Written by Robert Towne
Starring Jack Nicholson, Faye Dunaway, and John Huston
Cinematography by John A. Alonzo
The motif of voyeurism, inherent both to the film noir tradition and to the protagonist’s profession as a private investigator of extramarital episodes, is immediately established in Chinatown’s first shot, in which a wide-angle close-up of black and white snapshots of an affair slowly zooms out to reveal Jake Gittes’ office. Later, we see images from Jake’s point of view through his “binoculars”, and at another point images are reflected in his camera lens. Everything we see feels both reflected and distorted by Jake’s psyche, although Polanski “cheats” at some points by cleverly integrating information that Gittes is not privy to. The fact that his investigation into an ostensible affair turns into a crime investigation that is really a voyeuristic exposition of Mrs. Mulray’s sexual history should come as no shock to feminist film critics like Laura Mulvey, who would likely view the iconic slapping scene as a physical manifestation of the sadistic impulse driving Jake’s voyeurism all along. As Mrs. Mulray herself asks, quite shrewdly, “Is this business or an obsession with you?”.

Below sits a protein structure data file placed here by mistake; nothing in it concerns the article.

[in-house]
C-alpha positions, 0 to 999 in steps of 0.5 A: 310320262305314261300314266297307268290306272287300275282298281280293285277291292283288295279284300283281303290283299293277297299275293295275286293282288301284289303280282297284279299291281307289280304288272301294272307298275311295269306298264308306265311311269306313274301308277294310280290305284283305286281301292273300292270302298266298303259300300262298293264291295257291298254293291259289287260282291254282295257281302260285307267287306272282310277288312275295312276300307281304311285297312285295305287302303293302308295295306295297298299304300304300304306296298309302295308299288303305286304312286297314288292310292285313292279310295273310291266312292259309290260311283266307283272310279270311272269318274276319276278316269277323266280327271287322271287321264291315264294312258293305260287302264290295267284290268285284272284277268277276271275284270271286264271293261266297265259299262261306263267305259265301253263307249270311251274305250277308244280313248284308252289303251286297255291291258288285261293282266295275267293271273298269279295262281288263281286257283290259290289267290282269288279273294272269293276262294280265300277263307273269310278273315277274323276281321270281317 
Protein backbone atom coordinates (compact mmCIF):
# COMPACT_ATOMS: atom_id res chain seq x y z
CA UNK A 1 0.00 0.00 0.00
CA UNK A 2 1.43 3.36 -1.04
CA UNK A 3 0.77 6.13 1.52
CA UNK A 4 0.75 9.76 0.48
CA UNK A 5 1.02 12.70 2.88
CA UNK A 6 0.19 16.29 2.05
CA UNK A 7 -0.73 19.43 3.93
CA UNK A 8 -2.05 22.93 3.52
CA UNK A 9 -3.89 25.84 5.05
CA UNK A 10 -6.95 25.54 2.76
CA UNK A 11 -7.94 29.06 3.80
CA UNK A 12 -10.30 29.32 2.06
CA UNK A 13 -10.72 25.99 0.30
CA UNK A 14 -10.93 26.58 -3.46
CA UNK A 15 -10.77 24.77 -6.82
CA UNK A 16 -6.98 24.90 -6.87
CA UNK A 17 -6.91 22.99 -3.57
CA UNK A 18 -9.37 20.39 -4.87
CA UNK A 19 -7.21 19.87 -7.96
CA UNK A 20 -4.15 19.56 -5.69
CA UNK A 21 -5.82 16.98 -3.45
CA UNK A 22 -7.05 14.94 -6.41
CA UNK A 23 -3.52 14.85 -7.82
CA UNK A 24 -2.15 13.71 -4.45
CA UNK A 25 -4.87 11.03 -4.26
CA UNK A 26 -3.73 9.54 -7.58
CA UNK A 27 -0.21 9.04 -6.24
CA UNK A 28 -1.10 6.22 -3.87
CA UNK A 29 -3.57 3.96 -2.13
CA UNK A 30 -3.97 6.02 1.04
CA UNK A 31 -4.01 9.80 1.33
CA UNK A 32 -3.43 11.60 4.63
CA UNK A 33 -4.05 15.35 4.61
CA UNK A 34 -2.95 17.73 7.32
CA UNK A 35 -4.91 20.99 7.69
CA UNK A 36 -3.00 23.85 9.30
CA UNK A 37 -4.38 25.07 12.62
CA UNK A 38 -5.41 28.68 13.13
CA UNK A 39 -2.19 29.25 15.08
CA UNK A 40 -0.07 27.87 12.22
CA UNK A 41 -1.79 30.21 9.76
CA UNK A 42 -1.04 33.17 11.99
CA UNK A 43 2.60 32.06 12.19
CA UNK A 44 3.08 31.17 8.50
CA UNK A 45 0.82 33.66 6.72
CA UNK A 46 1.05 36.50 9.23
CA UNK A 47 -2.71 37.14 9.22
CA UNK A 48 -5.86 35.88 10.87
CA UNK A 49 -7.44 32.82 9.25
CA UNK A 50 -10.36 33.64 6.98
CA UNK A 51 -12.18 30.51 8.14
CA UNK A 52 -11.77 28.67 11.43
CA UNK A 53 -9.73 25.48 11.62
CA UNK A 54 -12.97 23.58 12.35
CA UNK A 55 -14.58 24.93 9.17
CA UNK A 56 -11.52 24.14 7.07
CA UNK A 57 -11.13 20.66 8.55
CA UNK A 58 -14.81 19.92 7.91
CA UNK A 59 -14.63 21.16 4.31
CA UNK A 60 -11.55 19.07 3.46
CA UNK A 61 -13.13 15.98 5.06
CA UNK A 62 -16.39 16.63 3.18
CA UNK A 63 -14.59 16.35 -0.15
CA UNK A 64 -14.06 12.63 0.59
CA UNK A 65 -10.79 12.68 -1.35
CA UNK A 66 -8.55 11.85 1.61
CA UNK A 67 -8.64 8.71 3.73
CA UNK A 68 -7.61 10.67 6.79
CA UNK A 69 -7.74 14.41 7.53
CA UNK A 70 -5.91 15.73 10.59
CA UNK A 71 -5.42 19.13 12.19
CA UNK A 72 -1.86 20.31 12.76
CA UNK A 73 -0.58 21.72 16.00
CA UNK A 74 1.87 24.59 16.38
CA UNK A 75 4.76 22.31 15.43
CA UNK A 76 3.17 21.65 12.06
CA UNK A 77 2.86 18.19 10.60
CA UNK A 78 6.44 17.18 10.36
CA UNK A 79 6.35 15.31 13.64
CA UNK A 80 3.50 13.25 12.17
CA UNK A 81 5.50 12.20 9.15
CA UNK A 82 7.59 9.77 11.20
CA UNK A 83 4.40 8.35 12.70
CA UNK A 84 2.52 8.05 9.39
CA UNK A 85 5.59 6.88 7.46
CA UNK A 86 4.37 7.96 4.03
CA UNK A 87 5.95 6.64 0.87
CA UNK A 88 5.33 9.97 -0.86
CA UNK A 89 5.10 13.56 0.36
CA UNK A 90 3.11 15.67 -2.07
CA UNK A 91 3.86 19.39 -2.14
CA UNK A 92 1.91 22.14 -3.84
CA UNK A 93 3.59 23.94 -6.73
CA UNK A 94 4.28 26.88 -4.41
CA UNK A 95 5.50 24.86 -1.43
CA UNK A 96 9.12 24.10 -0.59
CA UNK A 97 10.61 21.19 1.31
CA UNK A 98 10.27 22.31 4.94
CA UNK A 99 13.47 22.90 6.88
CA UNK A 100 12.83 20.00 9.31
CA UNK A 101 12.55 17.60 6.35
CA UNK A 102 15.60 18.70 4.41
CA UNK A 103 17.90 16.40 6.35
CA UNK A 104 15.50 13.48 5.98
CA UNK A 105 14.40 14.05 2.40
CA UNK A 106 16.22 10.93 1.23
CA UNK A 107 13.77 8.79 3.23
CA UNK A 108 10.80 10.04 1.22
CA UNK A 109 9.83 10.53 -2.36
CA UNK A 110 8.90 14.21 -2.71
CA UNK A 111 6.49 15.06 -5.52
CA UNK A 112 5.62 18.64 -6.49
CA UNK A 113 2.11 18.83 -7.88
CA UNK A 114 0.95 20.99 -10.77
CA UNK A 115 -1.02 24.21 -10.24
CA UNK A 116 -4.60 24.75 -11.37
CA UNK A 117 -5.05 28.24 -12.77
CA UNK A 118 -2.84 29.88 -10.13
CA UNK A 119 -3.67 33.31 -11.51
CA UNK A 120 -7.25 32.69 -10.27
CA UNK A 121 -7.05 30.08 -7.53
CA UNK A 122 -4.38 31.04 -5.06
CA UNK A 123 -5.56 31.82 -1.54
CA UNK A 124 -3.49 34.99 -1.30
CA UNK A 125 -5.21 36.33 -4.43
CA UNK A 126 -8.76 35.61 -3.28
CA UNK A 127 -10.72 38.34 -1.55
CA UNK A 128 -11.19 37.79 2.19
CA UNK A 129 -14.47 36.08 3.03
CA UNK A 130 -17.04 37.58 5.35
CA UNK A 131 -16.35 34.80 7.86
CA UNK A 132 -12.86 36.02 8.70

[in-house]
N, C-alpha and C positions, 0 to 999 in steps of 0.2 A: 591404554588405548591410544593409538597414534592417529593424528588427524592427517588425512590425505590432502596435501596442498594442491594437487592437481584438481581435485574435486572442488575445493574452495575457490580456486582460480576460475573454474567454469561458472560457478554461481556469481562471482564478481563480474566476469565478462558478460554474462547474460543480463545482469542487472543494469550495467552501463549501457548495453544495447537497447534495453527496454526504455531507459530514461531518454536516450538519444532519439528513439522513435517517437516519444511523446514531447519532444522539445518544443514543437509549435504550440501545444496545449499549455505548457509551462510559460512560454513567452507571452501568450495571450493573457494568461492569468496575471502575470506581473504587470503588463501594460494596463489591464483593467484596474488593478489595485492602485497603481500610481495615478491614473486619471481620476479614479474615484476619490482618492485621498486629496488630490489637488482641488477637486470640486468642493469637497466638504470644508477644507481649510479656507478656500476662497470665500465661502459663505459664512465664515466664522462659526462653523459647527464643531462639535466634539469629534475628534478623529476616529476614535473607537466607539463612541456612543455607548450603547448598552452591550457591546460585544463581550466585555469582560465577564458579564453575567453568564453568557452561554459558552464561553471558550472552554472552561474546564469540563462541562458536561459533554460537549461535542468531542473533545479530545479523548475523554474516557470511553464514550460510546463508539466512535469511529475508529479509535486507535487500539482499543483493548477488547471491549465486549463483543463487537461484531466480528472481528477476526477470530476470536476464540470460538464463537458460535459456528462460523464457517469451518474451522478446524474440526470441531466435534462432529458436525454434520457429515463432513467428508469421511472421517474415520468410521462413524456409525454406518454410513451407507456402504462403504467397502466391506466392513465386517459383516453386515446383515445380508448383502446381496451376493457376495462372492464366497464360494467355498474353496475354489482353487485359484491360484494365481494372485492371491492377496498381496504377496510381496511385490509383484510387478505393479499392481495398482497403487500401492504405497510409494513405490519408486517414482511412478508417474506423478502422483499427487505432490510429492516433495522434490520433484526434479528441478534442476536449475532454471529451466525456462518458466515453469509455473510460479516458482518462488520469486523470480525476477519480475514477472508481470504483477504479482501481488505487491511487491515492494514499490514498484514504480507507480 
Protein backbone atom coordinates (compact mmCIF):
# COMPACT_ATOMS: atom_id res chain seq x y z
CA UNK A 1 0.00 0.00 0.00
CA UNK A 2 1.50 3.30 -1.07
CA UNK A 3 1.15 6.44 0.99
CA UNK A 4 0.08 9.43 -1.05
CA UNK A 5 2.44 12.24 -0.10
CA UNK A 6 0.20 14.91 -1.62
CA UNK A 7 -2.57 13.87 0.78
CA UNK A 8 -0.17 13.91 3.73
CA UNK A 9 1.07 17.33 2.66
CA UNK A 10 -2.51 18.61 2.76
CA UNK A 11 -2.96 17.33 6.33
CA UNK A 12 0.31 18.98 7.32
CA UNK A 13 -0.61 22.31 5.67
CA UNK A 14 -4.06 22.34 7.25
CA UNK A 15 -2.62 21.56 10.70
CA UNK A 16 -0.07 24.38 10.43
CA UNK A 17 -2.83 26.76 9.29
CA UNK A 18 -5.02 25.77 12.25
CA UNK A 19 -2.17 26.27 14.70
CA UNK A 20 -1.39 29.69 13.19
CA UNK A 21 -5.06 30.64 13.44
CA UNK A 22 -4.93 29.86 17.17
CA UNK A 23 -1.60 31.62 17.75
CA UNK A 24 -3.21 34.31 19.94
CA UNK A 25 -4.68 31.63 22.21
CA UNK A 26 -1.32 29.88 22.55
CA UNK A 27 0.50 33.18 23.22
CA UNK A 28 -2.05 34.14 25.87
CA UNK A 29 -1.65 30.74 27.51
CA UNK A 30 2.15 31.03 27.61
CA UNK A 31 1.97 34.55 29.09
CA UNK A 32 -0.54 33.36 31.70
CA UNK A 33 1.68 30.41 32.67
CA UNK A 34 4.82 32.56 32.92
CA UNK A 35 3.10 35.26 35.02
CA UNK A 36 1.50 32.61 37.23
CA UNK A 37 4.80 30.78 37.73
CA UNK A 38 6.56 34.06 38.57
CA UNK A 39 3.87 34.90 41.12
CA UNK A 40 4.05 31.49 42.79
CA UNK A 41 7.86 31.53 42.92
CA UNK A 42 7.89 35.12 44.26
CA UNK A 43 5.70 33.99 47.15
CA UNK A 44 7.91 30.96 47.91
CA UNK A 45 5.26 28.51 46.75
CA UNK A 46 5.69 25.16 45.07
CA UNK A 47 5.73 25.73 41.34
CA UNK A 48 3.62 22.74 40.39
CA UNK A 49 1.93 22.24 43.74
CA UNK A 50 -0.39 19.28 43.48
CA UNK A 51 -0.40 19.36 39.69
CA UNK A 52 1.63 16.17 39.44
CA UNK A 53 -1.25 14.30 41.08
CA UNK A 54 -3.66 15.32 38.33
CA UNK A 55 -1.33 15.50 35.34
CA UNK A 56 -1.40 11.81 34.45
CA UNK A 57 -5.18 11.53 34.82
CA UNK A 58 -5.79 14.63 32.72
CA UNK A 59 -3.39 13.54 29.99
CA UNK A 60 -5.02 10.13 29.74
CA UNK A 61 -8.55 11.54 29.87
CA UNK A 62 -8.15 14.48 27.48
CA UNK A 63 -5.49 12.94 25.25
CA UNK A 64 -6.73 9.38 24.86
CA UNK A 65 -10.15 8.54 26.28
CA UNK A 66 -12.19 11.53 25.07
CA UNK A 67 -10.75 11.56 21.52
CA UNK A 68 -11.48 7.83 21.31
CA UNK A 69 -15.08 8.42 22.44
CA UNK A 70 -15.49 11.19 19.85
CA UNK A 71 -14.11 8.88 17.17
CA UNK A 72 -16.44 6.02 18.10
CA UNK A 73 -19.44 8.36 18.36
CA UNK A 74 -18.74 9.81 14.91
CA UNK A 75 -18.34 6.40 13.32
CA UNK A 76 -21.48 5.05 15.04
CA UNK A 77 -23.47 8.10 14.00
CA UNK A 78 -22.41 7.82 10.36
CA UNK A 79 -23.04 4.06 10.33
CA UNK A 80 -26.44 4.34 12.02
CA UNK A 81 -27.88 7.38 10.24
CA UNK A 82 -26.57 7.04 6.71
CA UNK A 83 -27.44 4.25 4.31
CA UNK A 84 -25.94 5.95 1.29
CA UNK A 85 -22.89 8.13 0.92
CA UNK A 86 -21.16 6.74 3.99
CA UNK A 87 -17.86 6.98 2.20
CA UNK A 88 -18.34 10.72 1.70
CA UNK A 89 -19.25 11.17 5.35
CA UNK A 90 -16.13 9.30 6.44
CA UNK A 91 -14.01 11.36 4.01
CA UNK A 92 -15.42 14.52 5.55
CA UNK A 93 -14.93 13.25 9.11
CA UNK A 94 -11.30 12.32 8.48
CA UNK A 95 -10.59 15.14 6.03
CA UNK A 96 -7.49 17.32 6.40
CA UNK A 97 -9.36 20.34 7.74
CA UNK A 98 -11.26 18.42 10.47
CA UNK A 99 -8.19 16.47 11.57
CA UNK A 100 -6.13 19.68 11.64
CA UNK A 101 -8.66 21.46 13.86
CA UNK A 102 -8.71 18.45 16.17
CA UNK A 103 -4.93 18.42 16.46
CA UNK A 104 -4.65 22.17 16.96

Another important motif of the film is that of the facade, and the pervasiveness of the sunny Californian lawns and grand entranceways could not possibly be motivated solely by the necessities of the plot. They are lit with such intensity that shadows vanish completely, and the wide-angle lens gives these images a surreal crispness and flatness, showing that the facades are as superficial as they are vividly rendered and detailed. In contrast, many of the interior scenes are darkly lit, even when they occur during the day, and are more likely to use a long lens to shorten the depth of field and increase the menace of blurred shapes in the distance. Even the score displays a contrast between the lush romantic harp sounds, and a sparsely used but highly memorable piano riff, seemingly atonal, highly rhythmic, and so unconstrained by its meter that it evokes the very danger and unpredictability of “Chinatown” itself.
Of course, the motif of voyeurism and that of the facade are intricately linked metaphors that give meaning to film noir as a genre tradition and to the character of Mrs. Mulray, who is both a compelling female character and a representation of the story’s themes. While that Polanski’s use of women to embody those themes is embedded in a misogynist tradition that extends through much of film history, I Chinatown must ultimately be taken as a representation of its own unique reality. What makes voyeurism such a popular and compelling theme in film is that it is integral to the medium itself, and every film either acknowledges, ignores, or seeks to destroy the audience’s identification with the protagonist’s gaze . That women are most often the objects of the gaze is a symptom of societal norms, but the voyeuristic themes themselves exist independently of whatever gender conventions the filmmaker adheres to. Those recurring themes, inherent to the medium of film but further underscored in Polanski’s body of work through his unique sense of humor, that earn Polanski the highly prestigious honor of being my favorite 70’s film director.